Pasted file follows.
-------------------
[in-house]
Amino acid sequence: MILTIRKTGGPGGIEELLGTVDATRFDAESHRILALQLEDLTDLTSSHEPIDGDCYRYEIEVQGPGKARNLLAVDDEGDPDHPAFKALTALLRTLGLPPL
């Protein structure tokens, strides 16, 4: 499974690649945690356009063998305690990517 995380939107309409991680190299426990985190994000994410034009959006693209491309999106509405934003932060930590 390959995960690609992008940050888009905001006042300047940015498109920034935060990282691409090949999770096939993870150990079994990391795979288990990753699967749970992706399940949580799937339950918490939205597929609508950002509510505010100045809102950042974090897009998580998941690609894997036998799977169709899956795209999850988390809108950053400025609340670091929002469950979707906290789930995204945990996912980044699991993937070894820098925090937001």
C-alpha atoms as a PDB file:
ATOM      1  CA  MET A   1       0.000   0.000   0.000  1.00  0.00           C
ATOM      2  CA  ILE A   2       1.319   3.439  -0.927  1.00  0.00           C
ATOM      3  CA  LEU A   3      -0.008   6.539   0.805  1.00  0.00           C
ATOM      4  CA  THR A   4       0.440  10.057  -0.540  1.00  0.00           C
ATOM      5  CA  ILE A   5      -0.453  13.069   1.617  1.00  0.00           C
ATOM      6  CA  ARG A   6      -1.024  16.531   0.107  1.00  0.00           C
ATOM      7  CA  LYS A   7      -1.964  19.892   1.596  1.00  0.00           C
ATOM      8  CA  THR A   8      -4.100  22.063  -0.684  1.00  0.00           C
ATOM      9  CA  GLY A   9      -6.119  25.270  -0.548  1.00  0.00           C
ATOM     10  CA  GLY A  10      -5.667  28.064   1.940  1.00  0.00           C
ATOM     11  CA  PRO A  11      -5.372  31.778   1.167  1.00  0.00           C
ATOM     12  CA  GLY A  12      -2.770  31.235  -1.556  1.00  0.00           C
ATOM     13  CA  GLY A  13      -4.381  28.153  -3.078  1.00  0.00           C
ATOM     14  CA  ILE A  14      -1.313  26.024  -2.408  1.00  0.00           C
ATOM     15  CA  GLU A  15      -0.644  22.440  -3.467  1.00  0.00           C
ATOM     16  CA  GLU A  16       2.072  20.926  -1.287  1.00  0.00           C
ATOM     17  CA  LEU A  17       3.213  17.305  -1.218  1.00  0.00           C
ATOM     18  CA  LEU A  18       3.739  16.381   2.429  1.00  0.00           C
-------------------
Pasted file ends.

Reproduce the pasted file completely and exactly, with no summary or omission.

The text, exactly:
[in-house]
Amino acid sequence: MILTIRKTGGPGGIEELLGTVDATRFDAESHRILALQLEDLTDLTSSHEPIDGDCYRYEIEVQGPGKARNLLAVDDEGDPDHPAFKALTALLRTLGLPPL
């Protein structure tokens, strides 16, 4: 499974690649945690356009063998305690990517 995380939107309409991680190299426990985190994000994410034009959006693209491309999106509405934003932060930590 390959995960690609992008940050888009905001006042300047940015498109920034935060990282691409090949999770096939993870150990079994990391795979288990990753699967749970992706399940949580799937339950918490939205597929609508950002509510505010100045809102950042974090897009998580998941690609894997036998799977169709899956795209999850988390809108950053400025609340670091929002469950979707906290789930995204945990996912980044699991993937070894820098925090937001």
C-alpha atoms as a PDB file:
ATOM      1  CA  MET A   1       0.000   0.000   0.000  1.00  0.00           C
ATOM      2  CA  ILE A   2       1.319   3.439  -0.927  1.00  0.00           C
ATOM      3  CA  LEU A   3      -0.008   6.539   0.805  1.00  0.00           C
ATOM      4  CA  THR A   4       0.440  10.057  -0.540  1.00  0.00           C
ATOM      5  CA  ILE A   5      -0.453  13.069   1.617  1.00  0.00           C
ATOM      6  CA  ARG A   6      -1.024  16.531   0.107  1.00  0.00           C
ATOM      7  CA  LYS A   7      -1.964  19.892   1.596  1.00  0.00           C
ATOM      8  CA  THR A   8      -4.100  22.063  -0.684  1.00  0.00           C
ATOM      9  CA  GLY A   9      -6.119  25.270  -0.548  1.00  0.00           C
ATOM     10  CA  GLY A  10      -5.667  28.064   1.940  1.00  0.00           C
ATOM     11  CA  PRO A  11      -5.372  31.778   1.167  1.00  0.00           C
ATOM     12  CA  GLY A  12      -2.770  31.235  -1.556  1.00  0.00           C
ATOM     13  CA  GLY A  13      -4.381  28.153  -3.078  1.00  0.00           C
ATOM     14  CA  ILE A  14      -1.313  26.024  -2.408  1.00  0.00           C
ATOM     15  CA  GLU A  15      -0.644  22.440  -3.467  1.00  0.00           C
ATOM     16  CA  GLU A  16       2.072  20.926  -1.287  1.00  0.00           C
ATOM     17  CA  LEU A  17       3.213  17.305  -1.218  1.00  0.00           C
ATOM     18  CA  LEU A  18       3.739  16.381   2.429  1.00  0.00           C